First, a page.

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How to stem a flood tide of anger


Fresh from a killing spree and out of the darkness came Brian G. Nichols into the life of Ashley Smith. As the young widow attempted to find the key that opened her Gwinnett County apartment, the gun-wielding fugitive appeared and threatened to do her bodily harm if she screamed. Within seconds the man, who had terrorized a city and left in his wake a path of destruction, was inside the home of the woman he would later call "an angel sent from God."

The hand-written list of names in his jail cell appeared to be a hit list of people Nichols intended to eliminate. This rather incriminating piece of evidence has provided some reason to believe that at least part of his homicidal rampage in the Fulton County Courthouse was premeditated - the diabolical contrivances of an angry man.

The reckless and malevolent binge that followed included five carjackings and the murder of yet another innocent man who valiantly fought to subdue the fugitive. Nichols plundered through the city like a tasmanian devil, yet leaving law enforcement officers without a clue as to his whereabouts.

Those who encountered Nichols on that fateful Friday were shot, bludgeoned, pistol-whipped, intimidated or frightened into submission. While the nation watched the horrifying scene unfold, the city of Atlanta was put on alert as if terrorists had flown a Boeing 767 into the Westin Peachtree hotel in a fiery crash.

Law enforcement officers seemed bewildered and disengaged from the catastrophic events that were unfolding. They didn't seem to be getting any traction in the search for Nichols. The Fulton County sheriff seemed to be baffled and uncertain of what to do.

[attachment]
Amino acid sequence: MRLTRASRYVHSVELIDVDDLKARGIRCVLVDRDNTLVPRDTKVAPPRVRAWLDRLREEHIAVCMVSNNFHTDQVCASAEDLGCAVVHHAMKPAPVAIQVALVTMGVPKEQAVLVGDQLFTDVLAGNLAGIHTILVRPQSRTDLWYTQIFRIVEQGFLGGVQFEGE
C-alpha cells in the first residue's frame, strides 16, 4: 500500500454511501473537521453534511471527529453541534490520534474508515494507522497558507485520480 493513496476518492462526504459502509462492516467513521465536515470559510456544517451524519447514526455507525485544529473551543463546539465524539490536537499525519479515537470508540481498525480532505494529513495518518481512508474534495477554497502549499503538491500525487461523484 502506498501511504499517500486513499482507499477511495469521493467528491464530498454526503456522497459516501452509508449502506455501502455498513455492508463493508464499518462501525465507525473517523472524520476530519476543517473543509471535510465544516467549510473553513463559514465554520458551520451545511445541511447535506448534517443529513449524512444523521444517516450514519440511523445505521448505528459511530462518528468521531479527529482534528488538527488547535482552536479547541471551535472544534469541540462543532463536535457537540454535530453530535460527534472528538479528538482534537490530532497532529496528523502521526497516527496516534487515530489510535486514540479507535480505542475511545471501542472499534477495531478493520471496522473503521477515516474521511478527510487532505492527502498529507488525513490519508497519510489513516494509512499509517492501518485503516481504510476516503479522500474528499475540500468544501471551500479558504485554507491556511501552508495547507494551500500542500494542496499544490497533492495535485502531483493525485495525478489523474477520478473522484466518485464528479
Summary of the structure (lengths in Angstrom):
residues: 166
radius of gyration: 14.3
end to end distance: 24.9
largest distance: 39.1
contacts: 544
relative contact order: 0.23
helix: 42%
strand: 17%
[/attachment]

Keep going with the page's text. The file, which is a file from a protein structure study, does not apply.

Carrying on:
In the wee hours of the morning Nichols was sitting in a truck in the Gwinnett County apartment complex contemplating his next move. Enter Ashley Smith. Nichols accosted Smith, and in doing so the merciless killer encountered someone who by no means was perfect, but her faith and life experiences made her perfect for the occasion.

In the course of Nichols' conversation with Smith his temperament, which had been seething with anger and boiling over in a murderous rage, began to subside. His vindictive binge ended and his hard heart began to open to the words of a woman who spoke with grace and wisdom beyond her years.

With her life never out of danger, Smith gave the alleged rapist and murderer a place to bathe, a change of clothes, and cooked him pancakes "with real butter" as he noted with real appreciation.

She read the Bible and The Purpose Driven Life to Nichols and indicated that it was not too late for him to discover God's purpose for his life. Smith suggesting that if he would only yield to God's purpose that he could become a missionary to his fellow inmates by turning himself in to the authorities.

Smith's demeanor and hospitality proves the truth of Proverbs 15:1 that says, "A soft answer turneth away wrath; but grievous words stir up anger." Ashley Smith turned a life-threatening situation into an experience that honored the Lord, saved her own life and quite possibly spared the lives of others.

How would you handle a violent killer? Perhaps a more likely situation will occur. How will you handle a cantankerous neighbor, an obnoxious colleague at work, a pusillanimous partner in the battle for right, or an obstreperous fellow church member?

Our tendency is to react, retaliate, to become argumentative, to fight back. Someone said, "You can get in a fight with a skunk and probably win the skirmish, but you won't ever smell the same." Why do we always want to become so pugilistic, so combative, so negative?

Some church business meetings are often marked by people with a belligerent, quarrelsome, antagonistic, confrontational spirit. If we battled the devil and his diabolical dominions as energetically and enthusiastically as we sometimes battle our own brothers and sisters in Christ, we might have well have won the battle for the souls of men by now.

The truth is that a "soft answer" disarms our enemies, engages the unsaved, endears us to others and honors the Lord. In fact, "A word fitly spoken is like apples of gold in pictures of silver" (Proverbs 25:11).